Case #523 - September, 2020
A 53-year-old woman from Florida presented to a dermatology clinic with a raised, itchy, red rash on her torso that persisted over the past six months and did not respond to topical treatments. She did not report any recent travel outside of the state. Physical examination noted erythematous papular lesions and punch skin biopsies were collected. Figures A and B show histopathological sectioning of the biopsy revealing numerous eosinophils and a cluster of suspicious parasitic structures (15–25 µm in width). What is your diagnosis? Based on which features?
This case and images courtesy of AmeriPath, Fort Myers, Florida.
This is a case of cutaneous larva migrans (CLM) or creeping eruption, most likely caused by migrating zoonotic Ancylostoma larvae (A. braziliense, A. caninum). Defining features include:
- Double lateral alae (Fig. B; black arrow)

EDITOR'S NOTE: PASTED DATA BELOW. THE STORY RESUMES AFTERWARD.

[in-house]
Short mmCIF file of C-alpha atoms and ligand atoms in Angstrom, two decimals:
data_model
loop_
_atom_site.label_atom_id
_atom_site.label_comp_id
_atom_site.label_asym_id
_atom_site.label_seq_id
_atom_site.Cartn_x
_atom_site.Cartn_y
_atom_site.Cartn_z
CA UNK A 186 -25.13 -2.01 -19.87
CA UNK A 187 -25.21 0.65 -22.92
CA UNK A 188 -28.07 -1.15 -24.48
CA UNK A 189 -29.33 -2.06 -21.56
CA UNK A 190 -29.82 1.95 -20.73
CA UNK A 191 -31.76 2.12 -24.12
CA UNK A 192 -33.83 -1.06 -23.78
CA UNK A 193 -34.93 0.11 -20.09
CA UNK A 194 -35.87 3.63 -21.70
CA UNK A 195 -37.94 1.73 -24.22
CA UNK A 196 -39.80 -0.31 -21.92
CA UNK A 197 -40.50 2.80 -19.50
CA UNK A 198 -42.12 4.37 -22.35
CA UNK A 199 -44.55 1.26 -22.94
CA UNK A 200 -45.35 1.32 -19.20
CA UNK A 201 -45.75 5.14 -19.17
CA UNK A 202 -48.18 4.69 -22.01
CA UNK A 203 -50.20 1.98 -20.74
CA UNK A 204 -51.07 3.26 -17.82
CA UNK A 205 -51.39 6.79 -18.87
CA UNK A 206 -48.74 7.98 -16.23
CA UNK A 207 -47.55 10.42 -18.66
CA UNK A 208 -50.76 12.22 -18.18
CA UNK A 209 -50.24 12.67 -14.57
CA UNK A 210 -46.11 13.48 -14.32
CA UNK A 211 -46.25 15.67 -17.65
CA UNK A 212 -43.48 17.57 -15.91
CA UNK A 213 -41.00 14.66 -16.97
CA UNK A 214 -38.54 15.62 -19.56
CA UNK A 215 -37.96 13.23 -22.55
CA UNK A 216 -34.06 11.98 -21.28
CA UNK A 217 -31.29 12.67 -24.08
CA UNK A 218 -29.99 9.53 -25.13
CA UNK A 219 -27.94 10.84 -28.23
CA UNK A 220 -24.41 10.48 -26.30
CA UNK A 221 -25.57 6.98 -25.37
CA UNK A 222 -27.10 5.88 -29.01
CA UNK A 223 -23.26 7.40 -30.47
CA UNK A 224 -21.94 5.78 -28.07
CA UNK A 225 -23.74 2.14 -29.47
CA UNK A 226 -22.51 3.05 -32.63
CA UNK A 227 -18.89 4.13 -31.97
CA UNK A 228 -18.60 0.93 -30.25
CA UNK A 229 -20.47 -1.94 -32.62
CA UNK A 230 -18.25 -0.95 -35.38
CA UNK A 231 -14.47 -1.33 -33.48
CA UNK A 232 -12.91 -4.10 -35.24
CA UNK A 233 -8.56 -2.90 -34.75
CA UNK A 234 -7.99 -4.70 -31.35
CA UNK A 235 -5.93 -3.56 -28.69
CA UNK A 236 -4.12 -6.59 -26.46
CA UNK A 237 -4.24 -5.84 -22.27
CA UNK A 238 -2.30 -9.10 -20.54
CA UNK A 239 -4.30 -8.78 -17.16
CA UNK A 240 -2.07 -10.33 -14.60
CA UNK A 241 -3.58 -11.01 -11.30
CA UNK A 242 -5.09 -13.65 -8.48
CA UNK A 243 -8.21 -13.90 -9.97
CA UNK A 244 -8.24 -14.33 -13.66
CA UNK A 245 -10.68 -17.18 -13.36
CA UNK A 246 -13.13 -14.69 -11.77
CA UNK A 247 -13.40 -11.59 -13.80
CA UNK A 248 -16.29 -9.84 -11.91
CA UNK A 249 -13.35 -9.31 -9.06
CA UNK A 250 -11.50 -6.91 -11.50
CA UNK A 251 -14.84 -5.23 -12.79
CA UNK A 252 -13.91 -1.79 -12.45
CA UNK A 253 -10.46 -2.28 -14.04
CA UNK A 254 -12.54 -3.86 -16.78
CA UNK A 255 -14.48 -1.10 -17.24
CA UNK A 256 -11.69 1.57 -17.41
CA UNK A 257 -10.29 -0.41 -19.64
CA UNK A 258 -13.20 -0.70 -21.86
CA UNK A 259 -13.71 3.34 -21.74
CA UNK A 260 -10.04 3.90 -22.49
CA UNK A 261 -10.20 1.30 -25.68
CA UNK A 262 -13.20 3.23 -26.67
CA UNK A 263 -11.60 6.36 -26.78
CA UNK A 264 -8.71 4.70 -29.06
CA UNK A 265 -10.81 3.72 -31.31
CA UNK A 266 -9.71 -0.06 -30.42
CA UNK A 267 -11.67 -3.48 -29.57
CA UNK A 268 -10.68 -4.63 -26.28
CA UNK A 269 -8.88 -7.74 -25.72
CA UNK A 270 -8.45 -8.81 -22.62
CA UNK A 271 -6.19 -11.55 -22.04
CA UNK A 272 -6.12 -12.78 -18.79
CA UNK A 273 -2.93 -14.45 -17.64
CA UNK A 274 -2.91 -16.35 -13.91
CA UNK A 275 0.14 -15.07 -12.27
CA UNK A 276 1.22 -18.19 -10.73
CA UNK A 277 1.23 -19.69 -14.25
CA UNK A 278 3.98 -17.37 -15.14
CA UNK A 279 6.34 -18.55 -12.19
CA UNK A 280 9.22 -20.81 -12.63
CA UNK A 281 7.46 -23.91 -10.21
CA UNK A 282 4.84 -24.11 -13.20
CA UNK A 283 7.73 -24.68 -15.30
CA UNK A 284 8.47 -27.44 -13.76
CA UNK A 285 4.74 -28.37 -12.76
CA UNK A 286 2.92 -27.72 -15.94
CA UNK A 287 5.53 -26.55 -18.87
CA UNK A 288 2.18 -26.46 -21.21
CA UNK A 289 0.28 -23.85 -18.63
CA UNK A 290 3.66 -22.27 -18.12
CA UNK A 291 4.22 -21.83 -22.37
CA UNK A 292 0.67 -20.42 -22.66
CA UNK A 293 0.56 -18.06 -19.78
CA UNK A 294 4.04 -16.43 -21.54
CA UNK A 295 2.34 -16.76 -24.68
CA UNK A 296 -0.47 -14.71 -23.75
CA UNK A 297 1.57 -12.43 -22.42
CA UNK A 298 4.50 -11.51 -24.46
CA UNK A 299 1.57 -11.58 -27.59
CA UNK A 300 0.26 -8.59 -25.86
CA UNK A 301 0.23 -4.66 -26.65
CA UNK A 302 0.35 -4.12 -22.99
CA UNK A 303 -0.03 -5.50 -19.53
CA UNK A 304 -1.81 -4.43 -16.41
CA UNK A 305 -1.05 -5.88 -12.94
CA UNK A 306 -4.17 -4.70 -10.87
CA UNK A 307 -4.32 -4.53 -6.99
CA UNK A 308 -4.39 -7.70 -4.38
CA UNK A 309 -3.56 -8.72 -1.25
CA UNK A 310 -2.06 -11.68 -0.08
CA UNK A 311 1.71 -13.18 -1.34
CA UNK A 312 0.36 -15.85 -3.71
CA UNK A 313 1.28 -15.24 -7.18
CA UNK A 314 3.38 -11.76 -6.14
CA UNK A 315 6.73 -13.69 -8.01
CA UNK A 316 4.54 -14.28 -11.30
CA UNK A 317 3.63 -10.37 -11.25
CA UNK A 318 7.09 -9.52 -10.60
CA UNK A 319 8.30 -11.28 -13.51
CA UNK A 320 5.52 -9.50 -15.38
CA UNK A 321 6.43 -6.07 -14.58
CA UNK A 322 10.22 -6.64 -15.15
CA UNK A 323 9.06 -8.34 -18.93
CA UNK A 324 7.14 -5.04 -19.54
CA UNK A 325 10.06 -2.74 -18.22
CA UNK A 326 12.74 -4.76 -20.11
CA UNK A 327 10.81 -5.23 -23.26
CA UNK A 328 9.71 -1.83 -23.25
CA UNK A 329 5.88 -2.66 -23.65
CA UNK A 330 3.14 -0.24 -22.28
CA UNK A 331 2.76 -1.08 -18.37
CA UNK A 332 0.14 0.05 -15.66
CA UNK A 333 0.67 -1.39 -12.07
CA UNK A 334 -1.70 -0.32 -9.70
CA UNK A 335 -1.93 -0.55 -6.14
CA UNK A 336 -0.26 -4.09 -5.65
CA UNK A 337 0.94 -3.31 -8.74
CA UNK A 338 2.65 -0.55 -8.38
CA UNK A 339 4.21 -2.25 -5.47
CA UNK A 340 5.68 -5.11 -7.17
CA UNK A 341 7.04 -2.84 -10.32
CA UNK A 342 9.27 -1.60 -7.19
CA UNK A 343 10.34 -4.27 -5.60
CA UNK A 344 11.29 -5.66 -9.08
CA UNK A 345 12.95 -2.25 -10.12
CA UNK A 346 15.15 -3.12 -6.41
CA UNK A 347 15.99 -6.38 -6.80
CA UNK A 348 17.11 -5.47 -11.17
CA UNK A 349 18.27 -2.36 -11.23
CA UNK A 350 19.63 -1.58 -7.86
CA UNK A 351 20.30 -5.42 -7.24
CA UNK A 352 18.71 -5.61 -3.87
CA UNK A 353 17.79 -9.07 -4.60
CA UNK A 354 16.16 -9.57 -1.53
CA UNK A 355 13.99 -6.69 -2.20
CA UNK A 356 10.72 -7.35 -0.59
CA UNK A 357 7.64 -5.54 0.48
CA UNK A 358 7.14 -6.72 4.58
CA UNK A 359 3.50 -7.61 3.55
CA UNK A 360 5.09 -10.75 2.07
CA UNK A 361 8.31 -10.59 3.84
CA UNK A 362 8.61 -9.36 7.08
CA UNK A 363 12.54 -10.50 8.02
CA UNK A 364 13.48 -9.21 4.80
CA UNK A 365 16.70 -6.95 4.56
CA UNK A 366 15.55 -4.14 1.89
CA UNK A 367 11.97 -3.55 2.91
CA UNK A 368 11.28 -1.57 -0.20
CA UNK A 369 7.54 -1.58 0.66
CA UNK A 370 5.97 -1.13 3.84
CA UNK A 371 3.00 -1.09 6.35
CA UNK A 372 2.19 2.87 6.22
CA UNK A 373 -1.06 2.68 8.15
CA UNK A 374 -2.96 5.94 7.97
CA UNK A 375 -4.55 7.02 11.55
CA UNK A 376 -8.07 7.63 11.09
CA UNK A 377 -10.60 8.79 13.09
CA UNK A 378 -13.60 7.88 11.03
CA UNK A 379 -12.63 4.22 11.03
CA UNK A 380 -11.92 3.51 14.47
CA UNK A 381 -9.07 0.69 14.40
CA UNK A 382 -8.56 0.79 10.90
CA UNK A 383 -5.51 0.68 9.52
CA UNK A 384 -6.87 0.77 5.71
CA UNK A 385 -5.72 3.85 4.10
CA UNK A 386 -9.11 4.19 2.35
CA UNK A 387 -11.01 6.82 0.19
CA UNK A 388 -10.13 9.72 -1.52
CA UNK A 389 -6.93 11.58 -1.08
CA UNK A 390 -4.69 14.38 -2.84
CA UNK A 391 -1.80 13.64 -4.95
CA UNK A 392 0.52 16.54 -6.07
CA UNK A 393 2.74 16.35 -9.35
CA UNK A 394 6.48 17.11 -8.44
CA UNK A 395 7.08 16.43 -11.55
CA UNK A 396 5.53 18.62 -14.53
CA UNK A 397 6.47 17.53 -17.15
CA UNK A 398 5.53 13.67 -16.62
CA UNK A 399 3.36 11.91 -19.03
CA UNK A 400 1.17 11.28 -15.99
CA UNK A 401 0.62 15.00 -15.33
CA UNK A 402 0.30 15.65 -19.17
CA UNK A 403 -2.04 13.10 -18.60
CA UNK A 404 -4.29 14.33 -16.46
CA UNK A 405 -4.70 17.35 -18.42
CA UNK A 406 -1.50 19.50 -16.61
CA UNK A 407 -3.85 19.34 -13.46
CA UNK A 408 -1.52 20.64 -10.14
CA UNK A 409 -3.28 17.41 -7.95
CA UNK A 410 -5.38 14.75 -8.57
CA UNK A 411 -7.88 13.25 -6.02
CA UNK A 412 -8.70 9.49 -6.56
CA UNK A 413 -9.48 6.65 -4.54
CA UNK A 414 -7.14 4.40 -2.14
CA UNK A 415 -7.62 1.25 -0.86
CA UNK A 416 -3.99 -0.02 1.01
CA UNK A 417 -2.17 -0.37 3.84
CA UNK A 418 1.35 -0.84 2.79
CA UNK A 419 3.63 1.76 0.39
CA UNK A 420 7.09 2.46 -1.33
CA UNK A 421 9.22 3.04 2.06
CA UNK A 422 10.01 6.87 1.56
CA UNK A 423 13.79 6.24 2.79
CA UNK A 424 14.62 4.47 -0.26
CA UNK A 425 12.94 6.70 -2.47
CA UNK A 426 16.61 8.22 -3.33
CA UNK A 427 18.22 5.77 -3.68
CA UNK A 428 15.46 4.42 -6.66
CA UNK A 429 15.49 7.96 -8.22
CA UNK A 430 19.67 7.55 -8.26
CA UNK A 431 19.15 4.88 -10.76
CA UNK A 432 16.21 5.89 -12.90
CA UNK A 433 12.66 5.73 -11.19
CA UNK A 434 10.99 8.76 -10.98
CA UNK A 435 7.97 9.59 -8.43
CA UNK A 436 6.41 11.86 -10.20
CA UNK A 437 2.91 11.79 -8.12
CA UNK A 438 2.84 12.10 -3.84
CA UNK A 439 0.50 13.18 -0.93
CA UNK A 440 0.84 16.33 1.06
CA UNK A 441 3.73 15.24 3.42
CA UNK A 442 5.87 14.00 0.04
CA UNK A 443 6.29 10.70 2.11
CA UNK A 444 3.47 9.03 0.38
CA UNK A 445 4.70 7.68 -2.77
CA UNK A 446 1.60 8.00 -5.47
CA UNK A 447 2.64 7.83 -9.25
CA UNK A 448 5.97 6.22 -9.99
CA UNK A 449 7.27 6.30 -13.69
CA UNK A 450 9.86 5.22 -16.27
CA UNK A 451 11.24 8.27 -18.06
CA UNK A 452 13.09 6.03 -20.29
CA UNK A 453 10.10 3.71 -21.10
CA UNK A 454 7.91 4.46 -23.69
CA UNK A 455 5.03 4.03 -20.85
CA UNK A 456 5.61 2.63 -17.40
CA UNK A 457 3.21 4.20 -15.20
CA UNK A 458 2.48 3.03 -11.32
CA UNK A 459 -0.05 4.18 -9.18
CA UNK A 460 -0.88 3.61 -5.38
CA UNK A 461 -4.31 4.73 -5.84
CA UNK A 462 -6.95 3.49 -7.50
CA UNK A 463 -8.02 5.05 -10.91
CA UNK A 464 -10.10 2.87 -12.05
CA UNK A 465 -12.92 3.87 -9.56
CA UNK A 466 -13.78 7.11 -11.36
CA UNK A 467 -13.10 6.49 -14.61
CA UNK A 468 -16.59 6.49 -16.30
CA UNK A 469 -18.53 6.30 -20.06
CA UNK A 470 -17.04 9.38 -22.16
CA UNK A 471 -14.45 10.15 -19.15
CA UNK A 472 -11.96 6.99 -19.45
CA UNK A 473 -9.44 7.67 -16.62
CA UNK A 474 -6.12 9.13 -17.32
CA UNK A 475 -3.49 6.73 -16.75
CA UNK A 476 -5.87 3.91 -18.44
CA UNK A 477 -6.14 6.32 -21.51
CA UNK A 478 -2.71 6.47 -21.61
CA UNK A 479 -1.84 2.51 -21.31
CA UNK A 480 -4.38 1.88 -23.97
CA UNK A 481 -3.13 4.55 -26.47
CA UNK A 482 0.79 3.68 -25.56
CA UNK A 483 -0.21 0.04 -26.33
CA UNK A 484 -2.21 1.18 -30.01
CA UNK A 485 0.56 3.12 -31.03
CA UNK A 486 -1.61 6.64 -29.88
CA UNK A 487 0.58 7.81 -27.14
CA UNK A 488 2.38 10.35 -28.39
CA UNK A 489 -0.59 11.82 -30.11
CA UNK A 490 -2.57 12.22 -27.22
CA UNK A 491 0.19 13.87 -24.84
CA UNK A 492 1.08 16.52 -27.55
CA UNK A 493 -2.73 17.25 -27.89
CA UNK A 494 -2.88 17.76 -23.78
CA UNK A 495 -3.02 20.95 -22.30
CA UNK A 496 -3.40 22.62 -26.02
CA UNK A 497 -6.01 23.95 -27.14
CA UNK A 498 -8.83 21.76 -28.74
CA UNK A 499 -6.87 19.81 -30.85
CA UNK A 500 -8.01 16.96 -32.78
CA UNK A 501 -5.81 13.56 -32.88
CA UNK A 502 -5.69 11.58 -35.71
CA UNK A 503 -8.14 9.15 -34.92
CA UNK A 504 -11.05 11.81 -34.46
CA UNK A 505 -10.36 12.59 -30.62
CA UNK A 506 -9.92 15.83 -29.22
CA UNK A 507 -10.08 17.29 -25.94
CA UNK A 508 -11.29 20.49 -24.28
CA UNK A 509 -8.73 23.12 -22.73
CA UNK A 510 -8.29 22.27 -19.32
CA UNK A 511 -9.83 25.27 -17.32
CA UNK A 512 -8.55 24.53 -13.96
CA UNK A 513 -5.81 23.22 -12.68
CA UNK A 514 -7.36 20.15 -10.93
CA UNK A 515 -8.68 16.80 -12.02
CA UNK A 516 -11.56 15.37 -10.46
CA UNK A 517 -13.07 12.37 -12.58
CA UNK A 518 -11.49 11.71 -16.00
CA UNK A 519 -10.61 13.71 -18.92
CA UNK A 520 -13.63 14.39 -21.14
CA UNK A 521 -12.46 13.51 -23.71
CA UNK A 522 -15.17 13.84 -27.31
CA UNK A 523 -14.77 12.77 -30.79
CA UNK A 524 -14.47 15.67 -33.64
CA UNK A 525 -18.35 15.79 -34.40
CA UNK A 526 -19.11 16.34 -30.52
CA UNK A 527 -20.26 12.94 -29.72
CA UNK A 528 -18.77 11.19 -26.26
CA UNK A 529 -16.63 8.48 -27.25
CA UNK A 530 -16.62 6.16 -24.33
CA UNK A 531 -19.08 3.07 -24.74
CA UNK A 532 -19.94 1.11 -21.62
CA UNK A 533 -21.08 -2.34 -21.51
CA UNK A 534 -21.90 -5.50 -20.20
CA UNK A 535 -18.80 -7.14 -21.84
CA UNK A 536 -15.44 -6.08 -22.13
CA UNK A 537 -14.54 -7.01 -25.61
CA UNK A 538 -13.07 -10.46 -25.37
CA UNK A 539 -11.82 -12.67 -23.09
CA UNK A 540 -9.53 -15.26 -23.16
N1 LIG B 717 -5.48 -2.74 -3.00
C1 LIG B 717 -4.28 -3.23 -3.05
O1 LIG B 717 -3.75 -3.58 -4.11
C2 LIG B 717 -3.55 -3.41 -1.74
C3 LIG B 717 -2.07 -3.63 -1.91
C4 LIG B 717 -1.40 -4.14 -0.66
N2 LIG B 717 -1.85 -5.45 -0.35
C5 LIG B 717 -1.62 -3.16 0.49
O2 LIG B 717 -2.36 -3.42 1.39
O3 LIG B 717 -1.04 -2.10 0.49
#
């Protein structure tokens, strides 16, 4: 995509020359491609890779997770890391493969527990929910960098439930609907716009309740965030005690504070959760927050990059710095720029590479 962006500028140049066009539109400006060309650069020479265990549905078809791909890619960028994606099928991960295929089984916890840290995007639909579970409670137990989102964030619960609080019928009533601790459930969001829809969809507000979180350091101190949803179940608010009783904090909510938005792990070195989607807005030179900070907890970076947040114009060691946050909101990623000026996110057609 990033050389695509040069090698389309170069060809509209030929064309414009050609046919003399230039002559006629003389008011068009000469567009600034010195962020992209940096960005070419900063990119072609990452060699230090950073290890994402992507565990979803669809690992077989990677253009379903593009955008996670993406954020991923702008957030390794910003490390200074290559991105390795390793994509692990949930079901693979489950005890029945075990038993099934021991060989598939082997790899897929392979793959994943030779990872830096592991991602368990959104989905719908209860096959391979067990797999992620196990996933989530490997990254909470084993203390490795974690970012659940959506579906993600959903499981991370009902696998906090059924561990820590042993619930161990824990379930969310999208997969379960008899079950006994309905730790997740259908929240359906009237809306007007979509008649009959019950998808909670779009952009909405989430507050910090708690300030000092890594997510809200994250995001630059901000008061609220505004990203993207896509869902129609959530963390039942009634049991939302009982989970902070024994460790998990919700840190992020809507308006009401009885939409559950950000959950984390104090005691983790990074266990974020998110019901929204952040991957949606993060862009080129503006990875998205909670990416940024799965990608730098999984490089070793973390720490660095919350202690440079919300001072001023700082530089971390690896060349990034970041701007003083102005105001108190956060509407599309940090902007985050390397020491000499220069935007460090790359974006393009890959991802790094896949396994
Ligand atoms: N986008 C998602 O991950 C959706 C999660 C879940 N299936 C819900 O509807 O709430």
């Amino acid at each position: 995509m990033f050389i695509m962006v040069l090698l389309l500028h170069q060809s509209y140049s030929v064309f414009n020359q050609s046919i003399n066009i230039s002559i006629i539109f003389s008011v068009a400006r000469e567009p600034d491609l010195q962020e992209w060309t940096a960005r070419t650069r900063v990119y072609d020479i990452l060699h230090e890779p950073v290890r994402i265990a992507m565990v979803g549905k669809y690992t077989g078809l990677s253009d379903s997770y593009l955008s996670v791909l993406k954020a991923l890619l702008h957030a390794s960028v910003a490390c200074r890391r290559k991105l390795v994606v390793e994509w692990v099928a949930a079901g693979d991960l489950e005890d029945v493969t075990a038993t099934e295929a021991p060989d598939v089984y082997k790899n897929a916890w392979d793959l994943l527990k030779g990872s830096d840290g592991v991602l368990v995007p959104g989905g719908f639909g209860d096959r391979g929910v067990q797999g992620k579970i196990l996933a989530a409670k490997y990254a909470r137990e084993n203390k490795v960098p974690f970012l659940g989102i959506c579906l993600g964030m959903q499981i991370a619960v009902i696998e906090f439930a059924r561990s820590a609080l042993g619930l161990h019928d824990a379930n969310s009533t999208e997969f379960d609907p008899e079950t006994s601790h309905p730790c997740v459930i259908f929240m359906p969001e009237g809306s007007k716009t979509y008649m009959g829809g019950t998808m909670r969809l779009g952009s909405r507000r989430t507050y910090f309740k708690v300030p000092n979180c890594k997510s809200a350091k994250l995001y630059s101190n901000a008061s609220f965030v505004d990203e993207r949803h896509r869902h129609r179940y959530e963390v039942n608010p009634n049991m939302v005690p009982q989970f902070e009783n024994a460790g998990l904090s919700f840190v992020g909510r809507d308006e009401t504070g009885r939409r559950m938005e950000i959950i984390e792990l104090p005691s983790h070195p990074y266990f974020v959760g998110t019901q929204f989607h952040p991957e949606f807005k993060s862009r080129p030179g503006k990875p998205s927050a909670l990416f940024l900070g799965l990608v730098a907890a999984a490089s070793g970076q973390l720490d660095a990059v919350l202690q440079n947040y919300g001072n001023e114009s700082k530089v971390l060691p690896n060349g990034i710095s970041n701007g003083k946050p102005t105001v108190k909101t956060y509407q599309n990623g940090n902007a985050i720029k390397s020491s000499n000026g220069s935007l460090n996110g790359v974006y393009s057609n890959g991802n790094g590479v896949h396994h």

- Lack of reproductive structures, indicating an immature stage of development (larval)
- Size is within the 15 -20 µm range for Ancylostoma larvae
- Weakly developed platymyarian muscle cells, few in number (Fig. B; blue arrow).
Note that skin biopsies often fail to demonstrate larvae in cases of creeping eruption, as larvae generally precede the inflammatory tracks and successfully visualizing the parasite is somewhat serendipitous. Diagnosis is usually based on clinical and epidemiological evidence. Characteristics of lesions may vary by hookworm species and host factors; therefore, species cannot be accurately ascertained by clinical findings alone.
More on cutaneous larva migrans: zoonotichookworm
Images presented in the monthly case studies are from specimens submitted for diagnosis or archiving. On rare occasions, clinical histories given may be partly fictitious.
DPDx is an educational resource designed for health professionals and laboratory scientists. For an overview including prevention, control, and treatment visit www.cdc.gov/parasites/.